LONDON (Reuters) - Banks in the European Union face limits on taking market bets with their own money under a draft EU proposal that represents a central plank of attempts to prevent a repeat of the financial crisis of 2007 to 2009.
Policymakers want to rein in excessive trading risks in the EU banking sector, whose assets total some 43 trillion euros ($59 trillion), that could threaten depositors if trades go wrong and potentially put taxpayers on the hook in a rescue.
Yet the EU proposal, seen by Reuters on Monday, has already been described as a watered-down measure designed to ensure approval across the bloc and which is less rigorous than equivalent “Volker Rule” regulations being introduced in the United States.
Despite its language banning proprietary trading - where banks trade on their own account and not on behalf of a customer - one financial industry lobbyists called the proposal a “cop-out compromise”.
The lobbyist said it gives countries like France and Germany leeway to avoid splitting up their big universal banks into separate deposit-taking and more risky investment banking operations.
Brussels had already signaled it would stop short of too radical measures given political unease over breaking up big banks and giving a competitive advantage to non-EU rivals.
The proposal is being finalized by EU financial services chief Michel Barnier, who will formally publish it as a draft law within weeks, with further changes possible before then.
“Barnier does not want to make any waves during the remainder of his term,” one financial industry official said. Barnier’s term ends when the current commission is replaced on October 31.
The proposal would apply to all the bloc’s banks, but proprietary trading would only be banned at about 30 top lenders, defined as having total assets of more than 30 billion euros, or who are already deemed to be “globally systemic” such as Barclays, BNP Paribas and Deutsche Bank.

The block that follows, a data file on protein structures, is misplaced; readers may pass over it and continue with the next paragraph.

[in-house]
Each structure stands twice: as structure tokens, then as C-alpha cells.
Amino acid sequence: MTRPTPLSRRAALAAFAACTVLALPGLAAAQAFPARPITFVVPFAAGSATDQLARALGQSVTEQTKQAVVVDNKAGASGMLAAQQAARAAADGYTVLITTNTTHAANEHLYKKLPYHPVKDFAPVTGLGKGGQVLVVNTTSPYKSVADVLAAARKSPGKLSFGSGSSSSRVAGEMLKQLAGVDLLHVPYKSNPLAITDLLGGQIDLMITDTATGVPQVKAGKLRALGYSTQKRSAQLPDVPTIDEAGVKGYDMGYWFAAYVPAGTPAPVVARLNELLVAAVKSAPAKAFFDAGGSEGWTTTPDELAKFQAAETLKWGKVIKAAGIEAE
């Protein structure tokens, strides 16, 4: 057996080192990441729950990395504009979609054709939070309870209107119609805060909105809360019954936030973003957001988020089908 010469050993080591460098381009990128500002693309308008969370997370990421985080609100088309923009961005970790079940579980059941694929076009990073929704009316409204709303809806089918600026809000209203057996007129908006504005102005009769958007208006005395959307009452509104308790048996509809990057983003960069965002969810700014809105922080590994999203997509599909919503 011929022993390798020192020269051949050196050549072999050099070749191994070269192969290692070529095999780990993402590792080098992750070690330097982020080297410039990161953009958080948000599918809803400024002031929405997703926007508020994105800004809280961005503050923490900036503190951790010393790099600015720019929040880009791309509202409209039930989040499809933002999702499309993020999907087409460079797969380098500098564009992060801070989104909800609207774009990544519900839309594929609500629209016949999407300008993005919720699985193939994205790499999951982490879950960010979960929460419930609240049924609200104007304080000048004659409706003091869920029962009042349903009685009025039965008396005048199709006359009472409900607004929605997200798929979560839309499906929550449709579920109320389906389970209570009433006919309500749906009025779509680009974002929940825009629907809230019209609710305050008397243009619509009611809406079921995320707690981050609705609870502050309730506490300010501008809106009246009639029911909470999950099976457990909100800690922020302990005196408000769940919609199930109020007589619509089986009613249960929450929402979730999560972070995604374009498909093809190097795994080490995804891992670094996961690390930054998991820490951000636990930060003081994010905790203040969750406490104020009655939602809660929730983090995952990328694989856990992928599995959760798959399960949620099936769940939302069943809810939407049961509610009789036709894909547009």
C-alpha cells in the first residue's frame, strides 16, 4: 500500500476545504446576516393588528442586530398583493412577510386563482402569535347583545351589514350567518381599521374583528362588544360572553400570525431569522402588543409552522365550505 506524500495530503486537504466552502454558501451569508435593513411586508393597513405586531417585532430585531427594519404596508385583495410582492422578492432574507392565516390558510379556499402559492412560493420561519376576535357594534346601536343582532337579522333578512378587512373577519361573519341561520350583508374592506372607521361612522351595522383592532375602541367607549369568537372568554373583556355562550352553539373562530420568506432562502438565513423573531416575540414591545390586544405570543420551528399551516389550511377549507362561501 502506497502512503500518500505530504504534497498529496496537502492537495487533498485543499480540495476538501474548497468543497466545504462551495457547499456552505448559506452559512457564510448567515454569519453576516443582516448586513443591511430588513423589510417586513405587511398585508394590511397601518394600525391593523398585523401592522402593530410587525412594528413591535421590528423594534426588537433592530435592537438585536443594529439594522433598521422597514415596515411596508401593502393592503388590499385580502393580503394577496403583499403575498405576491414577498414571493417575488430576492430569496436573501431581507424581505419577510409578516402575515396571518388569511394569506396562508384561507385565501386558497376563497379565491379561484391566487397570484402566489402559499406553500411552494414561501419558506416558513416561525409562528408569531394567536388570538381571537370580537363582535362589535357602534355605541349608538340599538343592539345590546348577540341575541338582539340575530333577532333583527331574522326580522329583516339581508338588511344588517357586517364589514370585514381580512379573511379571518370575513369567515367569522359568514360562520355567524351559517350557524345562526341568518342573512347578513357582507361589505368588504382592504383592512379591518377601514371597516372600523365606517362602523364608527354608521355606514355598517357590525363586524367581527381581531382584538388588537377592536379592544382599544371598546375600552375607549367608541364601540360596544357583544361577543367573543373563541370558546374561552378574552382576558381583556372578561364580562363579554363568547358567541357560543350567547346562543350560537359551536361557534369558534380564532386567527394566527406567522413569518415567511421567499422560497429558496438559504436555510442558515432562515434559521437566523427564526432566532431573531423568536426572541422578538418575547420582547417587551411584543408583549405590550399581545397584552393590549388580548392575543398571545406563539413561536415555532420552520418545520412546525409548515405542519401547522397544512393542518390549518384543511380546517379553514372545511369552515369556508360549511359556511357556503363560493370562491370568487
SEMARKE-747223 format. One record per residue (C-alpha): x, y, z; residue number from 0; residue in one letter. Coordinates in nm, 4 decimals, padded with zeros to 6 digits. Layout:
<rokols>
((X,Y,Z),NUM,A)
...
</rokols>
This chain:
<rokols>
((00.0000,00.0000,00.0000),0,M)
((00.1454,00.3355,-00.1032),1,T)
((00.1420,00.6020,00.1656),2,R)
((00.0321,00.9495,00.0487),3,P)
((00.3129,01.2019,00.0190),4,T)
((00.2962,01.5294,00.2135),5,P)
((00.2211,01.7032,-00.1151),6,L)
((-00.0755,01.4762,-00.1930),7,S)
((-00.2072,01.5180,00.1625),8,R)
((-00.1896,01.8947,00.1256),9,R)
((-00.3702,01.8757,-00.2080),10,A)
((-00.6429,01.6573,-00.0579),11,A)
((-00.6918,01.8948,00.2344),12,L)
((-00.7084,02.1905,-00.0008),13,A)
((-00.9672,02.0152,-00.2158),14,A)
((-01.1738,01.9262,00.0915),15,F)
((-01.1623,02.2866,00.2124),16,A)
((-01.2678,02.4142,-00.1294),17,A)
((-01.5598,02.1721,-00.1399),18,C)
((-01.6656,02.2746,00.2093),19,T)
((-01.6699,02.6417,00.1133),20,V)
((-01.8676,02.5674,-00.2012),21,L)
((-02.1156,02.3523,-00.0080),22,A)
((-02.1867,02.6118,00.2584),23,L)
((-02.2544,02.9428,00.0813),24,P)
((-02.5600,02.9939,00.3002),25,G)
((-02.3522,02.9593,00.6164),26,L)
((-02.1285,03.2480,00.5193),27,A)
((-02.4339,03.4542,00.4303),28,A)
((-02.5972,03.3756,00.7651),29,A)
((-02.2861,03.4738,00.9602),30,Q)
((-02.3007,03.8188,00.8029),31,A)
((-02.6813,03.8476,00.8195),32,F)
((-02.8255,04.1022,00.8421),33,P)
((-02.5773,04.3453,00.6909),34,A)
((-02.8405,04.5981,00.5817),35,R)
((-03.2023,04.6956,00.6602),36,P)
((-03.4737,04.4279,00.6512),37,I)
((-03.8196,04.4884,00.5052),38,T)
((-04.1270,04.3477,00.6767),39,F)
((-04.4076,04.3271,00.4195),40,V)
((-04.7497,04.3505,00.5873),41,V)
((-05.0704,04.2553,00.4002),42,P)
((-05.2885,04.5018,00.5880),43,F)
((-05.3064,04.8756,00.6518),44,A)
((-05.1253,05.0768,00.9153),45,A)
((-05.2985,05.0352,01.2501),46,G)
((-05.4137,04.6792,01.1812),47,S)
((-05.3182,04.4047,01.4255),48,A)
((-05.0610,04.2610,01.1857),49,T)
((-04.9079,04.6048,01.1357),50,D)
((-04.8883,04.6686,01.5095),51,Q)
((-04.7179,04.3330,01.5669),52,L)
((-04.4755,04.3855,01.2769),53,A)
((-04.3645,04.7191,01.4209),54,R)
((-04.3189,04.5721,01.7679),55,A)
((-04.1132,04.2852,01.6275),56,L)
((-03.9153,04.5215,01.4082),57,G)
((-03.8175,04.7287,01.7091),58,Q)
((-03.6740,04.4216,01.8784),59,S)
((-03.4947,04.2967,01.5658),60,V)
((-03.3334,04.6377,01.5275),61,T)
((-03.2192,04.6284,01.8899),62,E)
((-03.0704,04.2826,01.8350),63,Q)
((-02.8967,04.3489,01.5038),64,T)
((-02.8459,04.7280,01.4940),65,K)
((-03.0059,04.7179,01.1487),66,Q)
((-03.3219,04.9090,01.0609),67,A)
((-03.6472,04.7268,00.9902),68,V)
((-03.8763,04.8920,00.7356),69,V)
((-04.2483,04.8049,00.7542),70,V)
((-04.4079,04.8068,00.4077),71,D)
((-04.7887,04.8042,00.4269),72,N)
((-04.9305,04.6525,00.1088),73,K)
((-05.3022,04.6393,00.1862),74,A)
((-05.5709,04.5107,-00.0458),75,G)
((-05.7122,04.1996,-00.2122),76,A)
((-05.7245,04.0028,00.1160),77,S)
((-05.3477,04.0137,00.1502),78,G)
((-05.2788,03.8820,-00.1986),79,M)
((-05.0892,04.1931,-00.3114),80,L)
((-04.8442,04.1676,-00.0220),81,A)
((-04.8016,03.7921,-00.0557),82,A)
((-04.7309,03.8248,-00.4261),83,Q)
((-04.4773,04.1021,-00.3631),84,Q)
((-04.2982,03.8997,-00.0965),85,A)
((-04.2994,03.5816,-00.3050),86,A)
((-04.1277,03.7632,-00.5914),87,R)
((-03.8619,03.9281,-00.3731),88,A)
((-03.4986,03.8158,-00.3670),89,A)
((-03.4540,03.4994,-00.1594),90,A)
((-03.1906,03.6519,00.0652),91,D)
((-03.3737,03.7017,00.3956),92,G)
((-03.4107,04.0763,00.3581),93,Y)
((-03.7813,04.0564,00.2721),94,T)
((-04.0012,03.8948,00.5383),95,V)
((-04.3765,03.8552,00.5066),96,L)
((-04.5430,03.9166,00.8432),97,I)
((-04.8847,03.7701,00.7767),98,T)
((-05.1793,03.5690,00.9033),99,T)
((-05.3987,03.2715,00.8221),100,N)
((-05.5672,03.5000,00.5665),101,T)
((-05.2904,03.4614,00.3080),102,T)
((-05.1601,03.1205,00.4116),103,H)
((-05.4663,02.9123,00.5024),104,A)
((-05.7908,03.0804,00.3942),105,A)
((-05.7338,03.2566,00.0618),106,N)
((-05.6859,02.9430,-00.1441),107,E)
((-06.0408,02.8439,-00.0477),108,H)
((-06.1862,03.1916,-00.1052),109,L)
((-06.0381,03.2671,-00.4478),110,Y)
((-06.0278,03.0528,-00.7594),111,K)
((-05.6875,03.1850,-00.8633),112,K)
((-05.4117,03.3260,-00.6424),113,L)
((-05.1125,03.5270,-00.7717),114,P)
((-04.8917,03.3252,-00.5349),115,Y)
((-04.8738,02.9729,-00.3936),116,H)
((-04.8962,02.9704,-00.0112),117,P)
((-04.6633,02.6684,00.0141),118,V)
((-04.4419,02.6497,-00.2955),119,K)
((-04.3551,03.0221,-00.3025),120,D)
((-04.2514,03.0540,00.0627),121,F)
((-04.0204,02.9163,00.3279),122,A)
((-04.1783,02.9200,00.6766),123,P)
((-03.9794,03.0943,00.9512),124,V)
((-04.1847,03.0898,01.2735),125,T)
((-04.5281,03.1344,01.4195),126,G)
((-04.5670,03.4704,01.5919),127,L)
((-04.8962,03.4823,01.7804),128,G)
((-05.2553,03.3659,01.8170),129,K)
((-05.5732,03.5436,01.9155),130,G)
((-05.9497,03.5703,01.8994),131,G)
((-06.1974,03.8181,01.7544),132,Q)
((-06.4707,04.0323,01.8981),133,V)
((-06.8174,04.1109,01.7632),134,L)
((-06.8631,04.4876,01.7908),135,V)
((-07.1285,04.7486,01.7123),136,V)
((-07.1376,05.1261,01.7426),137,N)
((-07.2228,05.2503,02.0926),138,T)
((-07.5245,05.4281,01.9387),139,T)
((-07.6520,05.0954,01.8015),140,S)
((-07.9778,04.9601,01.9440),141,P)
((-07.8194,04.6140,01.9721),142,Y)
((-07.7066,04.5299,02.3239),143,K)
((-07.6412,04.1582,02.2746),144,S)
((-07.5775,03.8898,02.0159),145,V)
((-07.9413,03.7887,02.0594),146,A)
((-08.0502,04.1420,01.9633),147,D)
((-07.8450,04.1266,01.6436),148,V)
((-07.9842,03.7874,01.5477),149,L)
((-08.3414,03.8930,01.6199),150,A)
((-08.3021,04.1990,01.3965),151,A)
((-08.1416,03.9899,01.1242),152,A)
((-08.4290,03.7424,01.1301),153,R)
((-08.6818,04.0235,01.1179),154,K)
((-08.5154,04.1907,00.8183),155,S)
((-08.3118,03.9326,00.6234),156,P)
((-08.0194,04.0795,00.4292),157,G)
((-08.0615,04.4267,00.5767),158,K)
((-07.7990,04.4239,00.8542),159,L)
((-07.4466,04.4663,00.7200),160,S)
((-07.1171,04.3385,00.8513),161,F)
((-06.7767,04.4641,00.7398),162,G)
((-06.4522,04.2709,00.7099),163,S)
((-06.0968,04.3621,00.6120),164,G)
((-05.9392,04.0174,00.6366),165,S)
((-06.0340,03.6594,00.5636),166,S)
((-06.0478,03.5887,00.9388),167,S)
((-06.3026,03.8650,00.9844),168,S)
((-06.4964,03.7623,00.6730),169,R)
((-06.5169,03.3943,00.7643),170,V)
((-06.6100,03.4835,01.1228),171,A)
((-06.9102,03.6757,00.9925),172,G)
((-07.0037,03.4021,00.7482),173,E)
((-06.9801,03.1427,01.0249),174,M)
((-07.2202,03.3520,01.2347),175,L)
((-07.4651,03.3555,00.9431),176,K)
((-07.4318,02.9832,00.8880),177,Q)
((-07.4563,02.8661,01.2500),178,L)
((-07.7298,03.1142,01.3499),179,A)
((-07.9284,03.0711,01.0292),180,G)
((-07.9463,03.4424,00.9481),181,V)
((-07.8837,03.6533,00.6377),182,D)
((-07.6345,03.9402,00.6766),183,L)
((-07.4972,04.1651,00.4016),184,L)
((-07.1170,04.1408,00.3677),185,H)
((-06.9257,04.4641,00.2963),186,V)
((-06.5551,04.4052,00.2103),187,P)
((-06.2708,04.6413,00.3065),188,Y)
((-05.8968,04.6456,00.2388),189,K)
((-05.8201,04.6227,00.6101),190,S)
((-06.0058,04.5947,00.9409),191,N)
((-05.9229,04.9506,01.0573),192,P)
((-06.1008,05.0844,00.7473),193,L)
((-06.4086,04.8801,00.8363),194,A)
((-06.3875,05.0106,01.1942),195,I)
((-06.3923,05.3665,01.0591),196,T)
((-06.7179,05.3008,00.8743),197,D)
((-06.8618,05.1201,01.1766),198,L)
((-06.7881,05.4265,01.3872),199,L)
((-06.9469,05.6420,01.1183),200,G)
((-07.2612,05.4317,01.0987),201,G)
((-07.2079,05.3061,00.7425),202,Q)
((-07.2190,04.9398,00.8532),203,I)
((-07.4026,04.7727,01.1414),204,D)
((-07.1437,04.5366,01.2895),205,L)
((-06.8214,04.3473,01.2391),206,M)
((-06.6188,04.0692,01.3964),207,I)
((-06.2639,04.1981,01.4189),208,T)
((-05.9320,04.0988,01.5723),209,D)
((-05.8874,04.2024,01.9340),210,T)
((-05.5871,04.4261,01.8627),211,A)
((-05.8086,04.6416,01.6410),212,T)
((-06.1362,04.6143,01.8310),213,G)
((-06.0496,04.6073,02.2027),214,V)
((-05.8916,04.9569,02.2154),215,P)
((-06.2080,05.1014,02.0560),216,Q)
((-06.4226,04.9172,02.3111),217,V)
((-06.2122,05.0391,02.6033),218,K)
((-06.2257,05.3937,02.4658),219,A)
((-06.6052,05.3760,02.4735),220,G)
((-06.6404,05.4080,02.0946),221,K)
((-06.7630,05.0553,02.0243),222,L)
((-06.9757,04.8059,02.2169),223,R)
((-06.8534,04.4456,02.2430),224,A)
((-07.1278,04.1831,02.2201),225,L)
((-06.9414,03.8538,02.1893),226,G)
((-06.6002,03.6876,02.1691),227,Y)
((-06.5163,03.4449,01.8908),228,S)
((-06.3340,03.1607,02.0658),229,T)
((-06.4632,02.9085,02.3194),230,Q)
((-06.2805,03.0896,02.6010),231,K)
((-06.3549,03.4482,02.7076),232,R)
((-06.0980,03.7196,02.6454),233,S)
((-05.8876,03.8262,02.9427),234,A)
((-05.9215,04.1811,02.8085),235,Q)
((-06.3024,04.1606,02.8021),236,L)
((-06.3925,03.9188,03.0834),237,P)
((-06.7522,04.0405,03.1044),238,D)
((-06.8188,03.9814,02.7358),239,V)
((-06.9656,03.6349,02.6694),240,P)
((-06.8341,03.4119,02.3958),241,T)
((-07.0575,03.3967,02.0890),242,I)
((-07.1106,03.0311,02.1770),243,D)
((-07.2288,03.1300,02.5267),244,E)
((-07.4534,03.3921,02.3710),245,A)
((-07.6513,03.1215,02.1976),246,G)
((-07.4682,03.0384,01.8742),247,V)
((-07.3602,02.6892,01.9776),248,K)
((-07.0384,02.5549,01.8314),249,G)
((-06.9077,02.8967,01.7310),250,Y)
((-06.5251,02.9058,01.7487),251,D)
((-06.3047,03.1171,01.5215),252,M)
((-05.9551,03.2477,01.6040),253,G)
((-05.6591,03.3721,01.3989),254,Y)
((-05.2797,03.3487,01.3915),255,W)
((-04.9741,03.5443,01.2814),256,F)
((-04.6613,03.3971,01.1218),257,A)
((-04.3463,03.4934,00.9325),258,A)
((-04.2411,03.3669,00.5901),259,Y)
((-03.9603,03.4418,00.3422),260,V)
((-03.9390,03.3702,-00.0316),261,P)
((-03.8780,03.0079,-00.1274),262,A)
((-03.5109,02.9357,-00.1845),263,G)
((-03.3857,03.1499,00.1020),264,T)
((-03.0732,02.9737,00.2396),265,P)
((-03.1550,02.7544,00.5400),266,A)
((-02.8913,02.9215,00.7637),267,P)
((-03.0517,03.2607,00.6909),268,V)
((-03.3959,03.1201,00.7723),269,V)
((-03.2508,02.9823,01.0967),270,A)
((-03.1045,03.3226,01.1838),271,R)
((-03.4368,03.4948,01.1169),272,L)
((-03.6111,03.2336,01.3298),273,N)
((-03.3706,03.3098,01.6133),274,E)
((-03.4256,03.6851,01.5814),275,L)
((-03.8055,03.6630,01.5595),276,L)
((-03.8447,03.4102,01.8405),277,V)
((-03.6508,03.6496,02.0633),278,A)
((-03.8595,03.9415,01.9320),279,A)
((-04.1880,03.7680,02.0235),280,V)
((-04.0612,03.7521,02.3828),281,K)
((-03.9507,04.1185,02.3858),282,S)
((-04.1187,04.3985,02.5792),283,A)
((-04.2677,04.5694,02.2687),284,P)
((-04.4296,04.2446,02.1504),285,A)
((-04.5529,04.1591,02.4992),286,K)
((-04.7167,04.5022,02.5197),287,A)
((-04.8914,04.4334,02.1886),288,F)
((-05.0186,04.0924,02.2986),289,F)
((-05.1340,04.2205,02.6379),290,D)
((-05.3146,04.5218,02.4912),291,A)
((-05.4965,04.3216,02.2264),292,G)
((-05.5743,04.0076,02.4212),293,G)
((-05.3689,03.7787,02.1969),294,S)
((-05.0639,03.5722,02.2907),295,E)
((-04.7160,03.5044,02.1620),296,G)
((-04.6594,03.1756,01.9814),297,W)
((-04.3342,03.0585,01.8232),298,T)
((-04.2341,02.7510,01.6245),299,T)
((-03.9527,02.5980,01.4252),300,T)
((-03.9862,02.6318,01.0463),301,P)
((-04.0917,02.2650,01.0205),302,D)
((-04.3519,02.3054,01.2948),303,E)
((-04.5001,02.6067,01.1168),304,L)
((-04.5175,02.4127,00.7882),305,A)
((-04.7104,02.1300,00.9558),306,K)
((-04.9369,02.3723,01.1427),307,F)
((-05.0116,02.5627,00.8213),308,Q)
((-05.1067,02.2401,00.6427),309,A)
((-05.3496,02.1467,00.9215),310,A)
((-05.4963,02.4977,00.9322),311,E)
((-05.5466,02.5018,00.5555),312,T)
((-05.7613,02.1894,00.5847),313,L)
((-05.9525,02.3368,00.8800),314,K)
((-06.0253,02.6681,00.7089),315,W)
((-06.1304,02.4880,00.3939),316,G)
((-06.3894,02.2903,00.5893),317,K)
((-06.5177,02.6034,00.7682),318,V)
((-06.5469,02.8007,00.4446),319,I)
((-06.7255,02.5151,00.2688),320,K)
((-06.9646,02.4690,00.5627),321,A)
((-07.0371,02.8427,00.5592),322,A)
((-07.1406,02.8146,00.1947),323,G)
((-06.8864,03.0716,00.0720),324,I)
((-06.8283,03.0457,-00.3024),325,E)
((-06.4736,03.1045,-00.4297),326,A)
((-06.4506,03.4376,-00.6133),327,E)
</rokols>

Proprietary trading is defined narrowly, so a bank can continue to trade on behalf of customers and make markets, or quote buy and sell prices in securities.
“Accordingly, desks, units, divisions or individual traders specifically dedicated to taking positions for making a profit for (their) own account, without any connection to customer activity or hedging the entity’s risk, would be prohibited,” the proposal says.
Some trading activities, like lending to private equity funds, deals involving derivatives and complex securitizations, and typically carried out for customers, may also have to be carved out into separate entities.
The United States has gone further and has just approved its Volcker Rule, which imposes a mandatory ban on leading banks from making bets on securities or other assets on their own account. The rule will take effect in July 2015, but is being challenged by U.S. banks in the courts.
With the European Parliament going to the polls in May and a new European Commission appointed by October, approval of what will be highly contested legislation is unlikely before 2015 and won’t take effect until about 2017.
Barnier’s proposal seeks a pan-EU approach that would allow national initiatives in the pipeline to continue, and draws on a report from Finnish central bank governor Erkki Liikanen.
Liikanen recommended a mandatory separation of a bank’s deposit-taking activities from significant proprietary trading, but France, Britain and Germany, representing a large chunk of EU banking assets, have already taken unilateral steps to tackle risks from trading.
Britain, for example, is introducing its “Vickers” reform which requires deposit-taking arms of banks to be ring-fenced, or protected with an extra cushion of capital.
The EU proposal sets out “derogations” or exemptions from an automatic proprietary trading ban, so Germany, for example, won’t have to necessarily physically split up Deutsche Bank.
Exemptions would be allowed if a national supervisor introduces special measures to ensure the effective separation of certain activities to prevent financial instability, a wording financial experts say gives countries leeway.
Alexandria Carr, a regulatory lawyer at Mayer Brown in London, said Barnier was seeking a compromise with everyone.
“It (the measure) seeks to compromise between Volcker and Vickers, to compromise between the lobbying of the consumer associations and the financial sector, and to compromise between the positions of the UK on one hand and France and Germany on the other,” said Carr.
“It remains to be seen whether the proposal that the Commission publishes will take a more defined position but, on the present draft, the concern must be that in seeking to please everyone, the Commission will please no-one,” Carr said.
Some financial experts have also interpreted the proposal as exempting huge banks like HSBC because of its global structure based on country-focused subsidiaries.
The proposal also seeks to stop banks from circumventing any ban by preventing them from holding stakes in hedge funds that could take trading bets on their behalf. ($1 = 0.7330 euros)
Editing by David Holmes